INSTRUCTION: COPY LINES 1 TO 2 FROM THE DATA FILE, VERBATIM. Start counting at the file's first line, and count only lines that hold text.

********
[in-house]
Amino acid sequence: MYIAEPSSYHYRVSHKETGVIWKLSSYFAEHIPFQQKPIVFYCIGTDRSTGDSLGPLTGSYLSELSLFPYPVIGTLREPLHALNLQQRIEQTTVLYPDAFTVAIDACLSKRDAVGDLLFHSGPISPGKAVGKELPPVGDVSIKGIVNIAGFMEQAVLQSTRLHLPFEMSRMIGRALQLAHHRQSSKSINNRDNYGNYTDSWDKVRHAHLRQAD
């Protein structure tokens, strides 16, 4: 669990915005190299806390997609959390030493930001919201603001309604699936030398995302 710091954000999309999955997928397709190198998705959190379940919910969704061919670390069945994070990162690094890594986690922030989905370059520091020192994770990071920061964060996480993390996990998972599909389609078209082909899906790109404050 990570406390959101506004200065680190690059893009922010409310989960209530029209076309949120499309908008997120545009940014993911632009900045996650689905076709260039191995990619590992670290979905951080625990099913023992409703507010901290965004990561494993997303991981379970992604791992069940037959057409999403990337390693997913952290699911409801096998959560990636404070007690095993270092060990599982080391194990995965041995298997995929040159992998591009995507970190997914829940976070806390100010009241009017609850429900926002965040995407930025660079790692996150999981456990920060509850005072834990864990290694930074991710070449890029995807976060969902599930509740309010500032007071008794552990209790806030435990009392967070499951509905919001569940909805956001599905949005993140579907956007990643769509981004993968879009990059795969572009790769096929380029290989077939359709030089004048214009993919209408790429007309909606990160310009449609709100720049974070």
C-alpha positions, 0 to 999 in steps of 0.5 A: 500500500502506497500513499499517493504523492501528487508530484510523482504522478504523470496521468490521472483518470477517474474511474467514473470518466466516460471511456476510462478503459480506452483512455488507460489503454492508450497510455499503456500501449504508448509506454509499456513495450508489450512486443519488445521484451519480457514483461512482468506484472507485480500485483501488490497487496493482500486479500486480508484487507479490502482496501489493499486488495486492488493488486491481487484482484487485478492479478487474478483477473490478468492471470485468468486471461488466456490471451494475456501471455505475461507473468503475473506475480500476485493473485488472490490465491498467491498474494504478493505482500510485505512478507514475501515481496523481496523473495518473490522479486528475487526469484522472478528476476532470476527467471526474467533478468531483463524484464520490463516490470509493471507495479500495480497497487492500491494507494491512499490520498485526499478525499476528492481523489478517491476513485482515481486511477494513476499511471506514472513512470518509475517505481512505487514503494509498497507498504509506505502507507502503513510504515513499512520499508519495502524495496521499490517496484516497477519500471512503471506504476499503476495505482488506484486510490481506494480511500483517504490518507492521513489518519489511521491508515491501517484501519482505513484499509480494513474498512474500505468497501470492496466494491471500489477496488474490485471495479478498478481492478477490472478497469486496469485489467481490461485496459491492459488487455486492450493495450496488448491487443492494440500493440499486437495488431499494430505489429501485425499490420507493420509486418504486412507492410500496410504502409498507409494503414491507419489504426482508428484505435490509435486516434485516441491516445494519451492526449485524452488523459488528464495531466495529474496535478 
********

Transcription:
[in-house]
Amino acid sequence: MYIAEPSSYHYRVSHKETGVIWKLSSYFAEHIPFQQKPIVFYCIGTDRSTGDSLGPLTGSYLSELSLFPYPVIGTLREPLHALNLQQRIEQTTVLYPDAFTVAIDACLSKRDAVGDLLFHSGPISPGKAVGKELPPVGDVSIKGIVNIAGFMEQAVLQSTRLHLPFEMSRMIGRALQLAHHRQSSKSINNRDNYGNYTDSWDKVRHAHLRQAD